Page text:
The death of 22-year-old Mahsa Amini, who died in mysterious circumstances last week after being arrested by the Iranian moral police for allegedly wearing a headscarf incorrectly, has triggered a wave of protests across Iran. At least 17 people were killed, according to national and international media. A police officer and a member of a pro-government militia are also said to have died.

The Kurd Ribin Rahmani told DW: “In the province of Kurdistan alone, around 400 people were arrested by Wednesday September 21.” Rahmani lives in London and works for a network of Kurdish human rights activists.

22-year-old Mahsa lived in the small town of Saghes in the western province of Kurdistan. There were already protests at her funeral last Saturday. “We have the names, photos and addresses of at least eight killed protesters who were shot dead by the security forces up to yesterday,” Rahmani explains. “In the province of Kurdistan, the security forces are using massive violence against the demonstrators. They want to suppress the protests as quickly as possible.”

Internet has been severely restricted across the country since last night. Mobile networks are “largely switched off,” reports the organization NetBlocks, an organization founded in 2017 to monitor internet freedom. Access to Instagram, the only major social media platform still permitted in Iran, has been restricted and some cellphone networks have been shut down completely.

“Iran is now subject to the toughest internet restrictions since the November 2019 massacre,” NetBlocks said. According to human rights organizations, around 1,500 people were killed in protests against rising petrol prices in 2019.

“I fear that worse things are ahead of us than what we experienced in 2019,” Saeed Dehghan, a human rights lawyer from Tehran, told DW. “The situation is very tense. Many people are angry and desperate. You feel like you have little to lose. They are suffering from the economic crisis and from everyday reprisals. Now the death of a young woman for allegedly violating the compulsory headscarf has erupted in anger and resentment at the political system. It is a serious internal crisis and the government has no other answer than further repression,” says Dehghan.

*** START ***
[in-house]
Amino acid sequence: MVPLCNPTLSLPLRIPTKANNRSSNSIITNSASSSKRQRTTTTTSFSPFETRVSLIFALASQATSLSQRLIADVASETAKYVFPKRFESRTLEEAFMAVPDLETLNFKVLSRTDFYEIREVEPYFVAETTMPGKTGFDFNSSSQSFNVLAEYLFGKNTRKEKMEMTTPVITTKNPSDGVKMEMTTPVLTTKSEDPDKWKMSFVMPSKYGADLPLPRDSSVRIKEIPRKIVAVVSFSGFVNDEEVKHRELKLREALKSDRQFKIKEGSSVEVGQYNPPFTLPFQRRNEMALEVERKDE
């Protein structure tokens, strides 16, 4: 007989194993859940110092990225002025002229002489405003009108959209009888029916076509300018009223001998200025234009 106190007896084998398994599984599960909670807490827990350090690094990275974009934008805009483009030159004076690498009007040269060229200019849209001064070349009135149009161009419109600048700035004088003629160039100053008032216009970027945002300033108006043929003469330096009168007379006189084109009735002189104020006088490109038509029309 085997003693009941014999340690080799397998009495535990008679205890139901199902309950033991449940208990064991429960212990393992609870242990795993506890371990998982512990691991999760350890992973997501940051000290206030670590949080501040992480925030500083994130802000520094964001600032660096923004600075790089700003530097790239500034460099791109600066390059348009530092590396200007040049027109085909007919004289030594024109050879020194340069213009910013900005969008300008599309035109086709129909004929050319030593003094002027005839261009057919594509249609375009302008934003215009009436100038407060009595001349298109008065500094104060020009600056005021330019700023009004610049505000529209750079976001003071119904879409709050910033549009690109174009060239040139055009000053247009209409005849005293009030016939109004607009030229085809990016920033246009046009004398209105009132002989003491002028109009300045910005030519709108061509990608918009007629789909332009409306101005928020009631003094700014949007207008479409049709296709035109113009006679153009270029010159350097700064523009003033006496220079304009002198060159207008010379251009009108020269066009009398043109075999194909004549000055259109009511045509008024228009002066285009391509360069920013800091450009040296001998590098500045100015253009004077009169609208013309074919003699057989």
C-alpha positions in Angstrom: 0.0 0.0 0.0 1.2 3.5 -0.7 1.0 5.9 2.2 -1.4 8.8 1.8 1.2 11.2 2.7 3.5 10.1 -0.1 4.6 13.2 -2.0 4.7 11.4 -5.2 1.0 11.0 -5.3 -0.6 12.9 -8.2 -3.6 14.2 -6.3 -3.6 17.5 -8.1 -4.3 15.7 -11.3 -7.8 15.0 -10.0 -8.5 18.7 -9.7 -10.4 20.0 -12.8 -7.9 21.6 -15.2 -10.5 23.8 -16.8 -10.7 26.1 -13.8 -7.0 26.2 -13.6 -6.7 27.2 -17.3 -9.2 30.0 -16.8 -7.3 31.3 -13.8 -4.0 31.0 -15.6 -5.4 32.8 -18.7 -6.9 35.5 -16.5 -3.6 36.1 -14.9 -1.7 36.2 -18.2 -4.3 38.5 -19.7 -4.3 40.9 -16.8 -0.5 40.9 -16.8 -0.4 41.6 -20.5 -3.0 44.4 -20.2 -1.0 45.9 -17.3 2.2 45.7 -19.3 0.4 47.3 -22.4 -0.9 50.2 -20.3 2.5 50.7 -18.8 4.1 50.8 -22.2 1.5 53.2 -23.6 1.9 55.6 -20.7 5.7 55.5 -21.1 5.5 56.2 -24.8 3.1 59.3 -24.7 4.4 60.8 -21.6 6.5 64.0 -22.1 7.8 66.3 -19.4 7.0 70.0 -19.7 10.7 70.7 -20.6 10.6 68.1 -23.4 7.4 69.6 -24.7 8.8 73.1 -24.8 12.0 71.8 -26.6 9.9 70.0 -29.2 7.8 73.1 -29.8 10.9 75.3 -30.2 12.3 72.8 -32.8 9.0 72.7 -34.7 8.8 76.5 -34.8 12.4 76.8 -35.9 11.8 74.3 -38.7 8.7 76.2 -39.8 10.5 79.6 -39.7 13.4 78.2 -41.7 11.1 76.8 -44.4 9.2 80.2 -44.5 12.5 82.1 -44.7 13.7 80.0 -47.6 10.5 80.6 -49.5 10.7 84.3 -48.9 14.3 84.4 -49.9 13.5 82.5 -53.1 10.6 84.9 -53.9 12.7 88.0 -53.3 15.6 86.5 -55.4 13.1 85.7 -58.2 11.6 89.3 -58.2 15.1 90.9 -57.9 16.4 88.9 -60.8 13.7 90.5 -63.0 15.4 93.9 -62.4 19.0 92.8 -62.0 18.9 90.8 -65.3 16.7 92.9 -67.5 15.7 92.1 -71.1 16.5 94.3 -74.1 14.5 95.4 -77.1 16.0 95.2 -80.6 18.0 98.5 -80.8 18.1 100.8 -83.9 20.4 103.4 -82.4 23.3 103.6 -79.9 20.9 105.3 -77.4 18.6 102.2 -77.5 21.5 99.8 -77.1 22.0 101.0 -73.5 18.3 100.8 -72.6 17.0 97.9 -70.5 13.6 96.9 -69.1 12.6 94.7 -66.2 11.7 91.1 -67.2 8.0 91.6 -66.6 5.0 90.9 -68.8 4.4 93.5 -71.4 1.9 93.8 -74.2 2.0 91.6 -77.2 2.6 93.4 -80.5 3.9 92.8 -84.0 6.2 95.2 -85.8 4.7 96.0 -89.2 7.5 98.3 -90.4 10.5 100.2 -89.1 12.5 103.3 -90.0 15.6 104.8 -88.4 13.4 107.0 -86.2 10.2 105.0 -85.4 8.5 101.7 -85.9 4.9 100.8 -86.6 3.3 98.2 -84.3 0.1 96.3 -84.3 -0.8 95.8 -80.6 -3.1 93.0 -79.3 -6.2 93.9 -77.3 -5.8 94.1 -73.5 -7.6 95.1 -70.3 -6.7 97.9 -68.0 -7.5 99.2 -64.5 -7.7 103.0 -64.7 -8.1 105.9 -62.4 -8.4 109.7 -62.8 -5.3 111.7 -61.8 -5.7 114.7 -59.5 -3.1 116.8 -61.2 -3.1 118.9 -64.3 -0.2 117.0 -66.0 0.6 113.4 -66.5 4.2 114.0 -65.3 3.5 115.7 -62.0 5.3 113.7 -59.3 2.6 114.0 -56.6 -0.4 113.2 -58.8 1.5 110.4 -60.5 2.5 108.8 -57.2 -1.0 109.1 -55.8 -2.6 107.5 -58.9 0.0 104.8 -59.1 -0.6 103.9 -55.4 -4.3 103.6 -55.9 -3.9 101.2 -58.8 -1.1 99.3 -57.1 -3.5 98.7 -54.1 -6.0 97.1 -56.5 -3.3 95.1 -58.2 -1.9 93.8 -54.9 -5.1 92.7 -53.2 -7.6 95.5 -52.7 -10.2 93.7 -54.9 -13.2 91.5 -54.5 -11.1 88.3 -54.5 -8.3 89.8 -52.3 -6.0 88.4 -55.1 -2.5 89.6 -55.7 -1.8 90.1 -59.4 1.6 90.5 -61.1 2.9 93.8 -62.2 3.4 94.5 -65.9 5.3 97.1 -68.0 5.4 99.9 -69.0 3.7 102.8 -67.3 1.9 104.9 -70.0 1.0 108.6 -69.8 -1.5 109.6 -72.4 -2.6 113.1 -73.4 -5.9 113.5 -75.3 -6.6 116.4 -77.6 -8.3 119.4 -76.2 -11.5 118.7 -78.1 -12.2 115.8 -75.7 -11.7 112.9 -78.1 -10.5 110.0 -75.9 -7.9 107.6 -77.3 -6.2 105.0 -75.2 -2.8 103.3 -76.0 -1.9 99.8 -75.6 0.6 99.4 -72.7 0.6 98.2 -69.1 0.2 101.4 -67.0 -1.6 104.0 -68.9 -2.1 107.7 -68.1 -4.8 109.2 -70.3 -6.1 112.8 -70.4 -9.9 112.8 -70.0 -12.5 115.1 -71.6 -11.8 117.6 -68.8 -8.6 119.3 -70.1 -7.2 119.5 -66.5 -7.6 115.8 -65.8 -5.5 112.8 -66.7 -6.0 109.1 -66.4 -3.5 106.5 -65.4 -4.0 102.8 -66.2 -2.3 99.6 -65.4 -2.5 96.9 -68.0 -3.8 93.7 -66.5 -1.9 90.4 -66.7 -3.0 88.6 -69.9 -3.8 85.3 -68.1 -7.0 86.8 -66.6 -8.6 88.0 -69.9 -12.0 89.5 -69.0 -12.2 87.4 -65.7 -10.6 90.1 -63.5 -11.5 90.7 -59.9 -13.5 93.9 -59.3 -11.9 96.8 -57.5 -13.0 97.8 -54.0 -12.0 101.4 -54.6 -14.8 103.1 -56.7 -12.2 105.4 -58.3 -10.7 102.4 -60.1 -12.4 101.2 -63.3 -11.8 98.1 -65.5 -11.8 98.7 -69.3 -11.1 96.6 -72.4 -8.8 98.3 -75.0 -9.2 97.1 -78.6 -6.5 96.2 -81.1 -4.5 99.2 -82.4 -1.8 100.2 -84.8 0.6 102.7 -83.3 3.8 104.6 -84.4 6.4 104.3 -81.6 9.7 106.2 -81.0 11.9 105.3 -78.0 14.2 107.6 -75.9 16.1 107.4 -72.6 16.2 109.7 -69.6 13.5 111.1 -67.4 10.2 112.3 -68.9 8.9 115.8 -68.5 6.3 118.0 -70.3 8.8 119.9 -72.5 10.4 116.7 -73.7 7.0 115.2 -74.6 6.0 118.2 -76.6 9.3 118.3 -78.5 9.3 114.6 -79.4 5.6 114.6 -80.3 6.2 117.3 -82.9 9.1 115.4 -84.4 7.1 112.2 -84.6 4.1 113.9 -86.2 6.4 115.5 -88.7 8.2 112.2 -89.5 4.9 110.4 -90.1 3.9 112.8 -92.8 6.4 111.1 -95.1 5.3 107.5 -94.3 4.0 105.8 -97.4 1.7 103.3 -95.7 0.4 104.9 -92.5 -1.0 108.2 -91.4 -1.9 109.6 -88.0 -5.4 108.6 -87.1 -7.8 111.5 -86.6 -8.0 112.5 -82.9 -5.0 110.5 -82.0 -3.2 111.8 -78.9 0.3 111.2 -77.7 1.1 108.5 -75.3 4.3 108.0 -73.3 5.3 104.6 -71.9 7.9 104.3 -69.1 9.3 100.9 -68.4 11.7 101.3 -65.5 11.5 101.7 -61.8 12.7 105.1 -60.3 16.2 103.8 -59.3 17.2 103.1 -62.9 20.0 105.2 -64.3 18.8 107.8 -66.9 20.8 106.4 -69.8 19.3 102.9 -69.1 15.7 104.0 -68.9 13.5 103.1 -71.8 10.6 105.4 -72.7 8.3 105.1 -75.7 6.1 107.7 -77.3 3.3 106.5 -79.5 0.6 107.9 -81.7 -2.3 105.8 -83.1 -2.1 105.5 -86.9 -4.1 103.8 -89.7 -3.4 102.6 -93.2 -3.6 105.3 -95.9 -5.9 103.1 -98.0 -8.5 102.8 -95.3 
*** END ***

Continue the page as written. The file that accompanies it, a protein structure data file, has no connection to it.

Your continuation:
The human rights lawyer paints a bleak scenario: “We have a political system that is at constant war with its own people. The Internet shutdown has a clear purpose: the police and security forces will crack down on the demonstrations with all their might and massacre them. The world must not see the pictures of it.”

Acting UN human rights chief Nada Al-Nashif, meanwhile, has expressed her “concern at the death of Mahsa Amini in custody” and at the “violent response by the security forces against the ensuing demonstrations”. On Tuesday, Al-Nashif called for a “swift, independent and efficient investigation” into the 22-year-old’s death and “the allegations of torture and ill-treatment” against the police. “The Iranian government will not respond to that,” human rights lawyer Dehghan is certain. “They deny everything and act as if nothing happened. Just like President Raisi in his speech to the United Nations General Assembly.”

In his speech to the UN General Assembly in New York yesterday, Iran’s President Ebrahim Raisi emphasized the right of peoples to self-determination. With regard to Mahsa Amini’s death, Raisi accused the West of using “double standards” when it came to women’s rights. Among other things, he referred to the deaths of indigenous women in Canada in the past.

For London-based Iranian human rights researcher and author Azadeh Pourzad, Raisi’s speech was another desperate attempt to claim that the Islamic Republic was a rule of law and misunderstood by the West.

When asked by DW, Pourzad wrote: “The fact is that Raisi is a dangerous criminal on the run. A criminal hiding behind a head of state’s diplomatic immunity.” The exiled Iranian justifies her statement by pointing out that Raisi shared responsibility for the extrajudicial mass executions of thousands of political prisoners between July and September 1988. Raisi was Deputy Attorney General of Tehran at the time.

During Raisi’s New York speech, hundreds of Iranian exiles protested in front of the UN building

Author: Shabnam of Hein

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The original of this article “Iran’s leadership reacts to mass protests with censorship and violence” comes from Deutsche Welle.